This is day two of tales from Bechtel Fellowship. The Bechtel Fellowship, endowed in memory of Louise Seaman Bechtel and Ruth M. Baldwin, provides a $4,000 grant to a qualified children’s librarian to spend a total of four weeks or more reading and studying at the Baldwin Library of Historical Children’s Literature of the George A. Smathers Libraries, University of Florida, Gainesville. The Baldwin Library contains a special collection of 130,000 volumes of children’s literature published mostly before 1950. And here are two more remininsces of Bechtel fellows from their days in sunny Gainesville, Florida…
Christina Dorr, 2010 Fellow
Wow, what an experience! Becoming a Bechtel Fellow changed by professional life. My topic was titled “Searching for She-roes: A Study of Historic Children’s Biographies of Women.” As a child of generational poverty during the 1960s-1970s in northern NYS, I was always searching for role models. And I found them in my teachers and in biographies. My love of the genre has continued into adulthood, and I try at every point to interest children in the books. I began a study of the historical aspect of biographies during Ph.D. study at the Ohio State University and was privileged enough to be able to continue at the University of Florida in Gainesville. The collection is amazing, having resources for every topic of interest and study. I’ve published an article on the topic in Children and Libraries, and used the experience to bolster co-writing and publishing a book through Libraries Unlimited. It came out 12/15 and is titled Linking Picture Book Biographies with National Content Standards: 200+ Lives to Explore. I plan to continue my work on the topic into the future.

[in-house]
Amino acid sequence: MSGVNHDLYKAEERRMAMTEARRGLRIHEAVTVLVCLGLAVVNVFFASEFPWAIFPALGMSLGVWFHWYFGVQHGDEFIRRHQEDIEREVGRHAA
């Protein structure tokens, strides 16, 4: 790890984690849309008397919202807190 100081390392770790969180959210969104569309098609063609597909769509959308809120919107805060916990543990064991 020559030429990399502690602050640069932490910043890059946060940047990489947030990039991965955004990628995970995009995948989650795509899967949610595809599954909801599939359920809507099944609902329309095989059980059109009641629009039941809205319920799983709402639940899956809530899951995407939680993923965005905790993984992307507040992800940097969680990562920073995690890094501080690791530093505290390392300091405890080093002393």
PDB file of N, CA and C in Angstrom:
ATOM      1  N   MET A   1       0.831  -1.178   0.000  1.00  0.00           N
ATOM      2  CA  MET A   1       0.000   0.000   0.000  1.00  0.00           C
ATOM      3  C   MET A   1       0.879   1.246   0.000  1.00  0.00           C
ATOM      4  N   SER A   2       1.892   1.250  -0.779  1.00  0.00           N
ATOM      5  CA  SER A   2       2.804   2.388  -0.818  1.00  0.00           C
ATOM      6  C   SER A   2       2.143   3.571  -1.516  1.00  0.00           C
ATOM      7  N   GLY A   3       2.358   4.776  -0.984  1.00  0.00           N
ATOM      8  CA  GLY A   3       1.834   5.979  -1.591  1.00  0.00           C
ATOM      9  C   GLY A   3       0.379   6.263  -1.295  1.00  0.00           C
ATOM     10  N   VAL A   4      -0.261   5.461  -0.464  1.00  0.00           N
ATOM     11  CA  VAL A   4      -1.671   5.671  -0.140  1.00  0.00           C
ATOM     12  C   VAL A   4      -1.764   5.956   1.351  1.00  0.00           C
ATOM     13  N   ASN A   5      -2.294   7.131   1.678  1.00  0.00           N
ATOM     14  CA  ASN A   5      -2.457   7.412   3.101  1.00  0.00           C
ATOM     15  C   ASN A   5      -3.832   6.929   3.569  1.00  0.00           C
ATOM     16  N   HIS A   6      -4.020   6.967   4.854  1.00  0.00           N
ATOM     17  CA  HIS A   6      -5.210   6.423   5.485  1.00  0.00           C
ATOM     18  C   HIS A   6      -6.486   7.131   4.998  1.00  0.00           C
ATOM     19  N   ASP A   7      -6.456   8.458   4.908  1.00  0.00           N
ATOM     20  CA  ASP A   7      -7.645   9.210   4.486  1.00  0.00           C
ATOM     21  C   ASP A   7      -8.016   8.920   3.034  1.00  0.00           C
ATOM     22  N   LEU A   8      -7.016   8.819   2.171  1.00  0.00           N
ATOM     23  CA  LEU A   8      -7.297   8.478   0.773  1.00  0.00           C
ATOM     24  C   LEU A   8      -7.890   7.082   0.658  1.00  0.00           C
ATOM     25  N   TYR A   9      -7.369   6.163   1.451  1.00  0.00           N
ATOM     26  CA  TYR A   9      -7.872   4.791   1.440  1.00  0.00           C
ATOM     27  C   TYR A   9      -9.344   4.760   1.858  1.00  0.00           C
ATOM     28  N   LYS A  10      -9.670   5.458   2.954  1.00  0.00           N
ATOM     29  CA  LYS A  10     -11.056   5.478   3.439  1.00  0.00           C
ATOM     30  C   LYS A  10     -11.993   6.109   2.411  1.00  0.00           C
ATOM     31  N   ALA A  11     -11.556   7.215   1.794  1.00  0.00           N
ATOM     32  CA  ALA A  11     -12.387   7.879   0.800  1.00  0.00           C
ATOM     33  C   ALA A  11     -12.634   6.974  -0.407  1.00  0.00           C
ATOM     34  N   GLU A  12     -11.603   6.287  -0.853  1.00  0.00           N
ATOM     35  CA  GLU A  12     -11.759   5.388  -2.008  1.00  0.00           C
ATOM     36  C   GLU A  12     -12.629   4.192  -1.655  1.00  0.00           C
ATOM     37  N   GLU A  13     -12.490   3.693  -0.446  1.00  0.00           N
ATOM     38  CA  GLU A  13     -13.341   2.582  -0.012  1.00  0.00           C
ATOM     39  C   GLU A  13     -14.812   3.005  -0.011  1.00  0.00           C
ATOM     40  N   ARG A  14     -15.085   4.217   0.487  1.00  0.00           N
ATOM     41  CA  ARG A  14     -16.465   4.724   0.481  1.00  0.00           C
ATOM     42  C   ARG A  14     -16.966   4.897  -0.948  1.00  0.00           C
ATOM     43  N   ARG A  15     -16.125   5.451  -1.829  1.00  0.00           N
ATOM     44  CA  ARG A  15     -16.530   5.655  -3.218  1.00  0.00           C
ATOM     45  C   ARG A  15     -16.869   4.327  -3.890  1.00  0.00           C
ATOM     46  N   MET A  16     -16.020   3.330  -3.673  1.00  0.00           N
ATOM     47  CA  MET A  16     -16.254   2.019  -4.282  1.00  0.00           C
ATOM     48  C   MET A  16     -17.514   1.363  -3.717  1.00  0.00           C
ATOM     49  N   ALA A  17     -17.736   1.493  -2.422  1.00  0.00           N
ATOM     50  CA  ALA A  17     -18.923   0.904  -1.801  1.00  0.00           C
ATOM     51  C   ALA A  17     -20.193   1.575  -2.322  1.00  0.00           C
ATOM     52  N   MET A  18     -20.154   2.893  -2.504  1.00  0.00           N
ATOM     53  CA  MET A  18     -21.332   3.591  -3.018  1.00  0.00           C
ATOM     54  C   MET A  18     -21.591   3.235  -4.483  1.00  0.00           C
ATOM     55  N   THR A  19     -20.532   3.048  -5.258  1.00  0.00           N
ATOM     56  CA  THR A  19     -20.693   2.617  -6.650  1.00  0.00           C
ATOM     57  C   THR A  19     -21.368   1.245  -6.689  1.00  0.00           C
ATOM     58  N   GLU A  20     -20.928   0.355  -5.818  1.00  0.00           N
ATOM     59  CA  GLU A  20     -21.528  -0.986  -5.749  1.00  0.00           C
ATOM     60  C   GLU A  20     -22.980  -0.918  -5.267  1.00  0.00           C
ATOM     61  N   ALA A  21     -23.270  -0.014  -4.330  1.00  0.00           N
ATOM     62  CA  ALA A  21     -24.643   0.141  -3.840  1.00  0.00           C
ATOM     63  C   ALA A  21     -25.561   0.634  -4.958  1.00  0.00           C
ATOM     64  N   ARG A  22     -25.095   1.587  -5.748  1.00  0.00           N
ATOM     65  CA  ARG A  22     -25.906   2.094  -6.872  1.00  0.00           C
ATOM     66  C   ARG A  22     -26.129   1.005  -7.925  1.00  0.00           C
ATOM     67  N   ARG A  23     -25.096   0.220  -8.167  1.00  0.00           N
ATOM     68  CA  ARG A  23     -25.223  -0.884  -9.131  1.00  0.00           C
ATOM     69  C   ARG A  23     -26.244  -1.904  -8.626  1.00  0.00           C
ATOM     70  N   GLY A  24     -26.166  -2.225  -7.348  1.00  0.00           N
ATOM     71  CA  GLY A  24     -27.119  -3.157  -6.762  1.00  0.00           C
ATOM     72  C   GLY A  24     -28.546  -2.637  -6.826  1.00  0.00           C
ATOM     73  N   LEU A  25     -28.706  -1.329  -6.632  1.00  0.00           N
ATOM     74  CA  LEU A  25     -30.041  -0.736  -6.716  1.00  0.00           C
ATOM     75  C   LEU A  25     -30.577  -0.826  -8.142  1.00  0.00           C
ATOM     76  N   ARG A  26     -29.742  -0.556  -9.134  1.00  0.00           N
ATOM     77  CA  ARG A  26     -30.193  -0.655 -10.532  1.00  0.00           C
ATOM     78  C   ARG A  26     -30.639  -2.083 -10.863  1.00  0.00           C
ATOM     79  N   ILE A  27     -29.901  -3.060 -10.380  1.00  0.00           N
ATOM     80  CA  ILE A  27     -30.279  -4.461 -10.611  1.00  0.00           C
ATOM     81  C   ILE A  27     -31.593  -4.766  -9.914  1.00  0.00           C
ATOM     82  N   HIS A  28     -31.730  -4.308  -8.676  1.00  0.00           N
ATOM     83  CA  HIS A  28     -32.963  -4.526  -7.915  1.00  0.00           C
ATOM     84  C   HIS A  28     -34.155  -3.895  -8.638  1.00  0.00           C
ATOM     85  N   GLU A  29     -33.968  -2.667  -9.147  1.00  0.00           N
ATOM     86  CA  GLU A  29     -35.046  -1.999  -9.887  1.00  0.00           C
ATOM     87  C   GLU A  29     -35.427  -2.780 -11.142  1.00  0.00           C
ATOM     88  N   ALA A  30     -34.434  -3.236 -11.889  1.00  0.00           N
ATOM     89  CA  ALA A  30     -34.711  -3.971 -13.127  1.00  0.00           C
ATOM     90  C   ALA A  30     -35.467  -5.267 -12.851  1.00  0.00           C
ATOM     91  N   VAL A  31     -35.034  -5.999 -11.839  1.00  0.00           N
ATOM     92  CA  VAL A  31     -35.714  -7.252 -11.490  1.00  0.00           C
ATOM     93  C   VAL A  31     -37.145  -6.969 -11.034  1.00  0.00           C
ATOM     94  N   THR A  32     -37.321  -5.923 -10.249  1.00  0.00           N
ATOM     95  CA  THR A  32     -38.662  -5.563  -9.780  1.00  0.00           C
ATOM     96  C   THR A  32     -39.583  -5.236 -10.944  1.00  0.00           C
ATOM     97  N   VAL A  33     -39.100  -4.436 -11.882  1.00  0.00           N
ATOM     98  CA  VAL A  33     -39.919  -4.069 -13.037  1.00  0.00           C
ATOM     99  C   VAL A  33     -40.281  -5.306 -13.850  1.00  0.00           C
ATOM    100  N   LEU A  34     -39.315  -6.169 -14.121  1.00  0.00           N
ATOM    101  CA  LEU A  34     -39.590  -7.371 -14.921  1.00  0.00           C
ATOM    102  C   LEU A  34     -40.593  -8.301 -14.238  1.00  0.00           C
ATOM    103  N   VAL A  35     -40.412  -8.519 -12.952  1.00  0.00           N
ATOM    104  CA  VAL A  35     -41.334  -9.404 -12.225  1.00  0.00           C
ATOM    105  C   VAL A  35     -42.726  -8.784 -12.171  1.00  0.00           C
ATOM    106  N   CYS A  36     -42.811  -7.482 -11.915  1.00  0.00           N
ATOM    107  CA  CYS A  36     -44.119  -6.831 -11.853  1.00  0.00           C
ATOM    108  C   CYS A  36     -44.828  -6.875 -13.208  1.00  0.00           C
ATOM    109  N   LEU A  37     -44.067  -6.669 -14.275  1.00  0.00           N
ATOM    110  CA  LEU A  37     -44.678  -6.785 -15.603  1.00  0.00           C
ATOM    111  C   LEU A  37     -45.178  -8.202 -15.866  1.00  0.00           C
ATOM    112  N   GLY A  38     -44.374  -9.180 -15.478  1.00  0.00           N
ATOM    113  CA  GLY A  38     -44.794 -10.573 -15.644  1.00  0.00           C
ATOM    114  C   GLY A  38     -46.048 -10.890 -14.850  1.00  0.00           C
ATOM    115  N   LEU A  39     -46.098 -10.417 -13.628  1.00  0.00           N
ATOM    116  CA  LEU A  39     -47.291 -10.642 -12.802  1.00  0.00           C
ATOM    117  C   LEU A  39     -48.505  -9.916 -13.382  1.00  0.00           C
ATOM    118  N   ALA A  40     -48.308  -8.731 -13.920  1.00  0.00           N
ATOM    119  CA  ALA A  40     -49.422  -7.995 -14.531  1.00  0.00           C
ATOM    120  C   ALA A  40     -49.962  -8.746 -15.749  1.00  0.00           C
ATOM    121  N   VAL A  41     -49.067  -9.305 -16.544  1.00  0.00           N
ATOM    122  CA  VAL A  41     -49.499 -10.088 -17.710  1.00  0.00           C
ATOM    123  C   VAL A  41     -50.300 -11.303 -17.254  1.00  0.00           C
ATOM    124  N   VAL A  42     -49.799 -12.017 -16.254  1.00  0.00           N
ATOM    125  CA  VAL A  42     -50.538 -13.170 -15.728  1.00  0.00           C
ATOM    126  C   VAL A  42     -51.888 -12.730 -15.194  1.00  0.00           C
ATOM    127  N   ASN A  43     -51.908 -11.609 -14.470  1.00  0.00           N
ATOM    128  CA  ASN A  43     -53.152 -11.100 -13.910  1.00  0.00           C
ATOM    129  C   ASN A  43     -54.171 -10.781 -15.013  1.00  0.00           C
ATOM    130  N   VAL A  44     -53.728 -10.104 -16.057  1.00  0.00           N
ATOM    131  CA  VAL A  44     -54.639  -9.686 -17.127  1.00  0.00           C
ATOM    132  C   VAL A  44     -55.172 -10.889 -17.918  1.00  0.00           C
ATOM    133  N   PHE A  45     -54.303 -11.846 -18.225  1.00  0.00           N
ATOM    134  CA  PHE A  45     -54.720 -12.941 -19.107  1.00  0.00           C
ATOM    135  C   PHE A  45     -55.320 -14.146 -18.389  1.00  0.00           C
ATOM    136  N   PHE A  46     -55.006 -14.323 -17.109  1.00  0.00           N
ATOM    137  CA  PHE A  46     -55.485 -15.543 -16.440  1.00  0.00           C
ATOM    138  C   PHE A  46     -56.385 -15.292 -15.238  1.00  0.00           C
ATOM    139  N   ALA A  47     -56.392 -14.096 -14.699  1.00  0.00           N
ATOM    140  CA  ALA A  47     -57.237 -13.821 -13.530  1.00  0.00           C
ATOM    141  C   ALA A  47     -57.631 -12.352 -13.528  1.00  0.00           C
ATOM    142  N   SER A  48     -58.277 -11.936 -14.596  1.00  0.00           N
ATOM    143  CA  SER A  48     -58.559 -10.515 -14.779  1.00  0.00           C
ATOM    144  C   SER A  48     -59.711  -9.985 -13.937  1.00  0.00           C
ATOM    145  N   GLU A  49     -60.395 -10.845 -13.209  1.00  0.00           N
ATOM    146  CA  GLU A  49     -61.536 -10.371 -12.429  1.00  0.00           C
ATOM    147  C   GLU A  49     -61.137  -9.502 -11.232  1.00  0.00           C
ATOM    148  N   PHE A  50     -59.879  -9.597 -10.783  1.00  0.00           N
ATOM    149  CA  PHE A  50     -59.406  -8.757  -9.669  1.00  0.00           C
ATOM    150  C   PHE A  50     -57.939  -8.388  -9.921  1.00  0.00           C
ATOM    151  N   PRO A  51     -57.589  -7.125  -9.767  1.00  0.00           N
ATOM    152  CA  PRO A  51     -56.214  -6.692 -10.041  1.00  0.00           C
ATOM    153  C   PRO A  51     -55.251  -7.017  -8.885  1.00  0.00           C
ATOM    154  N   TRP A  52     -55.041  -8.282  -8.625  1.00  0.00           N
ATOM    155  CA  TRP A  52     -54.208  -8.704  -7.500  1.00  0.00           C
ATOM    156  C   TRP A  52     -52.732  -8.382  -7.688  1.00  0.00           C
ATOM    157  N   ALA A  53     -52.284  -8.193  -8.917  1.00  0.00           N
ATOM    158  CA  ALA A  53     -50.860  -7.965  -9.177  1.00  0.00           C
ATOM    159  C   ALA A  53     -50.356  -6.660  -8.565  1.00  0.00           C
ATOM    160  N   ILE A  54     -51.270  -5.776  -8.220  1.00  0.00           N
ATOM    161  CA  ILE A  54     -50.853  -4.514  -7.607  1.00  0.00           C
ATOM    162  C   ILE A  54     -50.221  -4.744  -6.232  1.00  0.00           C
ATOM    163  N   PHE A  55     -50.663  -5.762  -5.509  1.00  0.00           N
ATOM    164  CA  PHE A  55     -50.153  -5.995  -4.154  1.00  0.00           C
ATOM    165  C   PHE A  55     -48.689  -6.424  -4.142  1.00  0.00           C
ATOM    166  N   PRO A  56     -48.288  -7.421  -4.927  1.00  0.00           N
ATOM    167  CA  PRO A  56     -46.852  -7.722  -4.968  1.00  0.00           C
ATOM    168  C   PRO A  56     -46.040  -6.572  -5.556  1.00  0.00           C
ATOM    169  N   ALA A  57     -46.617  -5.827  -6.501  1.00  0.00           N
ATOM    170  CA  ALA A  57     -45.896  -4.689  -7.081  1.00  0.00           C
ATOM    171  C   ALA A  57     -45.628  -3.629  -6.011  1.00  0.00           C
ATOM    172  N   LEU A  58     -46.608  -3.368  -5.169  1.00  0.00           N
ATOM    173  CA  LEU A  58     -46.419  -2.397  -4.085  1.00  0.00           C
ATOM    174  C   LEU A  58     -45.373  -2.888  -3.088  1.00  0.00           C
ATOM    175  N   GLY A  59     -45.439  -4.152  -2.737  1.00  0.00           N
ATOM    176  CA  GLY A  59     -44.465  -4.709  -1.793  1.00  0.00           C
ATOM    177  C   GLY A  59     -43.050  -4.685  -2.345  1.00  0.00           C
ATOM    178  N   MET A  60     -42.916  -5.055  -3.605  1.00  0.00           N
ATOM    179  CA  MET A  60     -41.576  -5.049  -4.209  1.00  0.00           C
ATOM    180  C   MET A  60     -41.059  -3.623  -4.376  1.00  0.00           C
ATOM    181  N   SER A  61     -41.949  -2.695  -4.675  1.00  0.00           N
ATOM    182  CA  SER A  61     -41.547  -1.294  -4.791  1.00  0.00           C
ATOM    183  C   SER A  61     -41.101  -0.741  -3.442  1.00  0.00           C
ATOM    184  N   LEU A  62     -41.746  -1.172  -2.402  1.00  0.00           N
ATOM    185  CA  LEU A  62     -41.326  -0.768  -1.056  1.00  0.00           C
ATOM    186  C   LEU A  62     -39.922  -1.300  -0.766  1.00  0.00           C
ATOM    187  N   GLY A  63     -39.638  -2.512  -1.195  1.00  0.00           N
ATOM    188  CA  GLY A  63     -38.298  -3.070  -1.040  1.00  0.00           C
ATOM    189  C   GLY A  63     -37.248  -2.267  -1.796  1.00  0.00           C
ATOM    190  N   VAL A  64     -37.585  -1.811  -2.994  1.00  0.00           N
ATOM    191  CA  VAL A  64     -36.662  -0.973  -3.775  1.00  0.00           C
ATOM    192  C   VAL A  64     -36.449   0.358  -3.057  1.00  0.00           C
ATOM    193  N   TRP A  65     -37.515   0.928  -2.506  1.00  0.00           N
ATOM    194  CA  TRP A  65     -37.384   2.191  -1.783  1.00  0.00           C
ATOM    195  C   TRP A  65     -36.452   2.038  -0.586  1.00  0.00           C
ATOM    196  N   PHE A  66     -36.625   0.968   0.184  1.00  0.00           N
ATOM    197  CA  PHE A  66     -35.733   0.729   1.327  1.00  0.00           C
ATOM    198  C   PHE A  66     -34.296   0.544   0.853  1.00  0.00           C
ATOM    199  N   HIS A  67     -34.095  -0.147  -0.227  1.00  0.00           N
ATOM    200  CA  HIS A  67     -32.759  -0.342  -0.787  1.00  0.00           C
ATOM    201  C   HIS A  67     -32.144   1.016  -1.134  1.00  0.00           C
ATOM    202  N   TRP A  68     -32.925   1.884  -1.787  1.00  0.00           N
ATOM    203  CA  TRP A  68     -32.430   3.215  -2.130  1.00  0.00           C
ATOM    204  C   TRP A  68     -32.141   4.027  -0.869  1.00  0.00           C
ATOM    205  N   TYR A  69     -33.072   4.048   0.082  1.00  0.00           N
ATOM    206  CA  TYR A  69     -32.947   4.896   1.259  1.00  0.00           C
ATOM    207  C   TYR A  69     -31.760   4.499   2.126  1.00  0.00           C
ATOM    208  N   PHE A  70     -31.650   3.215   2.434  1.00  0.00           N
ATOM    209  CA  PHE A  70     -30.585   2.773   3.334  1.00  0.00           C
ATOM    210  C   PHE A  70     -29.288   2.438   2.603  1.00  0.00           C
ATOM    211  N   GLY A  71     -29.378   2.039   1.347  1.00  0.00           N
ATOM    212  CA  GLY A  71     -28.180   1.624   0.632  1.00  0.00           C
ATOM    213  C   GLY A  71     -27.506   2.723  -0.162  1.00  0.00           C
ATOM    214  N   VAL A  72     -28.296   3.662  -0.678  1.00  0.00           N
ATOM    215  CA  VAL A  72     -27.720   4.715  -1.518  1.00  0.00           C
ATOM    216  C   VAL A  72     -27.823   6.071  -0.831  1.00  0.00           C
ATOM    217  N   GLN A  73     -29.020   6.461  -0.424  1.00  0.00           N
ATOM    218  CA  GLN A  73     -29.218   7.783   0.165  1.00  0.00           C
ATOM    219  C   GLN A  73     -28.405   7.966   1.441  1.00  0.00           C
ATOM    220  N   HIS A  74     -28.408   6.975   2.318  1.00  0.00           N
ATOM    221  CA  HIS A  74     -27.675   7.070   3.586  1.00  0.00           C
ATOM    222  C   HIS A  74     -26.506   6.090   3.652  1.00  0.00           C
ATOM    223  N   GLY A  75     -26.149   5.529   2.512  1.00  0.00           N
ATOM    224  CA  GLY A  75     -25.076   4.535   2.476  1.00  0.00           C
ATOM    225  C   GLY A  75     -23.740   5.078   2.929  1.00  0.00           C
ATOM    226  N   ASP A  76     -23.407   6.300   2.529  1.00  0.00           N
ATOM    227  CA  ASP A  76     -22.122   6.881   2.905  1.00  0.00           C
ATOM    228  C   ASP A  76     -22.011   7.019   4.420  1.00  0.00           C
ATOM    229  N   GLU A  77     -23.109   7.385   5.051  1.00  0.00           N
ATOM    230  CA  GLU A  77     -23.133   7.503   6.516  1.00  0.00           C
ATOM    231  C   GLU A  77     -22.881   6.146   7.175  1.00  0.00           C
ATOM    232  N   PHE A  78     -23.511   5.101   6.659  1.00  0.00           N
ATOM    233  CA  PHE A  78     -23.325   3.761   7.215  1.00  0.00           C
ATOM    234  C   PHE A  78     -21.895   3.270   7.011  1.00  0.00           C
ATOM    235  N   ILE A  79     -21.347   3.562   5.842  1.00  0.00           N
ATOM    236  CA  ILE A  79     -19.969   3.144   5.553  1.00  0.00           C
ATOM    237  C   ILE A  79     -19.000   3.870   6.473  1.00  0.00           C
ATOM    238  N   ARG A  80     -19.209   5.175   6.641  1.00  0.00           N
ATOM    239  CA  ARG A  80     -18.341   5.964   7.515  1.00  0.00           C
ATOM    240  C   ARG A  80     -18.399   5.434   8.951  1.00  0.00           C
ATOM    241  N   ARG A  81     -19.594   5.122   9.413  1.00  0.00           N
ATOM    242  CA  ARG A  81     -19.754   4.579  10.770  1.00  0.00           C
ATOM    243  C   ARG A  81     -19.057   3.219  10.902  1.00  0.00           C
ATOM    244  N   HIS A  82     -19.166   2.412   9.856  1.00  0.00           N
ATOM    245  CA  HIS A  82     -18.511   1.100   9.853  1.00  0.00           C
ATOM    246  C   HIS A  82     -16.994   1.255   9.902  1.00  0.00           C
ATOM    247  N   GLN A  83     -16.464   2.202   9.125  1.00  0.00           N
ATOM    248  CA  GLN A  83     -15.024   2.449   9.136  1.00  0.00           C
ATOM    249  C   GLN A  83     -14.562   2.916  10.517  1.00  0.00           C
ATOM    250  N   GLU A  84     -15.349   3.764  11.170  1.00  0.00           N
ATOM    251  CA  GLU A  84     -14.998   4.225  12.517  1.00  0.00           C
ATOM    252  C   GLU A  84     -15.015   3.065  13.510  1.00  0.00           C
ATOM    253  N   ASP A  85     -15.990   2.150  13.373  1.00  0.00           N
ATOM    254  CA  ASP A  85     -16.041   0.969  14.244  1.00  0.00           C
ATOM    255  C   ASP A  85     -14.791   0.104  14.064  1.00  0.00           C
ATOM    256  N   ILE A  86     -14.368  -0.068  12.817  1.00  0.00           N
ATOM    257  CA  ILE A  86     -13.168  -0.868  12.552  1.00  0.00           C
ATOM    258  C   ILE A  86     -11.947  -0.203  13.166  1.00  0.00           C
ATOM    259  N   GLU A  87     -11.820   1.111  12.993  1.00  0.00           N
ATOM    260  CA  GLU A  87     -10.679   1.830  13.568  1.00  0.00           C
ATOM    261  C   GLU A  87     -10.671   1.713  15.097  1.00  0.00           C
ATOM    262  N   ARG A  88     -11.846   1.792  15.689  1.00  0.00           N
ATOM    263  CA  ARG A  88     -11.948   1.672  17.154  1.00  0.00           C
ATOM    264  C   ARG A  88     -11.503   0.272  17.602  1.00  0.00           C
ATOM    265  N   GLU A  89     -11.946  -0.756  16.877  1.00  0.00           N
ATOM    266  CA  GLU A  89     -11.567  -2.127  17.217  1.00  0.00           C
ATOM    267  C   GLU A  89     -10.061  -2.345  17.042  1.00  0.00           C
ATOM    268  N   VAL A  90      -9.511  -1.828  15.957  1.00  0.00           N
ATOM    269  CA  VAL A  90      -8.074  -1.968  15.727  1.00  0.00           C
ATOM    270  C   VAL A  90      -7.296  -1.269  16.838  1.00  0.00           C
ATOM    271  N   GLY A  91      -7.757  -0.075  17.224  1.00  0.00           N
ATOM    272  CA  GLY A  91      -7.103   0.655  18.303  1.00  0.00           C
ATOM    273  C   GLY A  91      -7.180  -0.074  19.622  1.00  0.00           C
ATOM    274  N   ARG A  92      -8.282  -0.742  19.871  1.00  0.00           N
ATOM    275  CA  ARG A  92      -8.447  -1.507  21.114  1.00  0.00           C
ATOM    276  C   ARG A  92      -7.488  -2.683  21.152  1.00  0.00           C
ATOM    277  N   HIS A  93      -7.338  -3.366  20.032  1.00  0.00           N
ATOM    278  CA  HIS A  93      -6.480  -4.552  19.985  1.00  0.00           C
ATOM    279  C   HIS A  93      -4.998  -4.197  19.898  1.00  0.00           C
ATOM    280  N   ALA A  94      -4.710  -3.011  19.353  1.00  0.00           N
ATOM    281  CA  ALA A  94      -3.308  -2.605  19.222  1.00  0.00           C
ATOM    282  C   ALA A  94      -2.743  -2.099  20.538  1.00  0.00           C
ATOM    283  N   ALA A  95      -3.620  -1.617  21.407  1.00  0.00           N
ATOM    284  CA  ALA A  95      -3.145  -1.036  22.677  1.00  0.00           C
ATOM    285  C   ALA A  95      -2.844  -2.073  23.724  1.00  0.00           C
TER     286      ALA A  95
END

The Baldwin Library collection is deep, varied and of great quality. No matter what subject you’d like to pursue, they will have the collection to match it. It will be an experience you will always treasure.
Sharon Deeds, 2005 Bechtel Fellow
As a Youth Services librarian, I know the importance of using nursery rhymes as an invaluable tool to use in early literacy practices. Mother Goose rhymes are familiar, comforting and amusing for children and adults alike. I wanted to not only learn about the history, but the social context as well. Although nursery rhymes can be found in every culture, I focused on the English and American books in the Baldwin collection. One of the first books I requested was a facsimile of Mother Goose’s Melody; Or Sonnets for the Cradle in Two Parts from the 1794 printing. The research was fun and exciting! Time passed quickly and I was sad to leave all the books I fell in love with behind to return to the real world. I still refer to my notes taken back in 2006. They are as relevant and useful today as they were ten years ago. Mother Goose is alive and well in the 21st century. Needless to say, it was an honor to be awarded the fellowship.
You too can apply to be a Bechtel! Please review the guidelines here: http://www.ala.org/alsc/awardsgrants/profawards/bechtel. Applicants must be members of ALSC. Applications and supporting materials are due by November 1, 2016. See a list of past Bechtel Fellowship winners here: http://www.ala.org/alsc/awardsgrants/profawards/bechtel/bechtelpastwinners
Questions? Please don’t hesitate to reach out to me at firstname.lastname@example.org.
Chair, Special Collections and Bechtel Fellowship Committee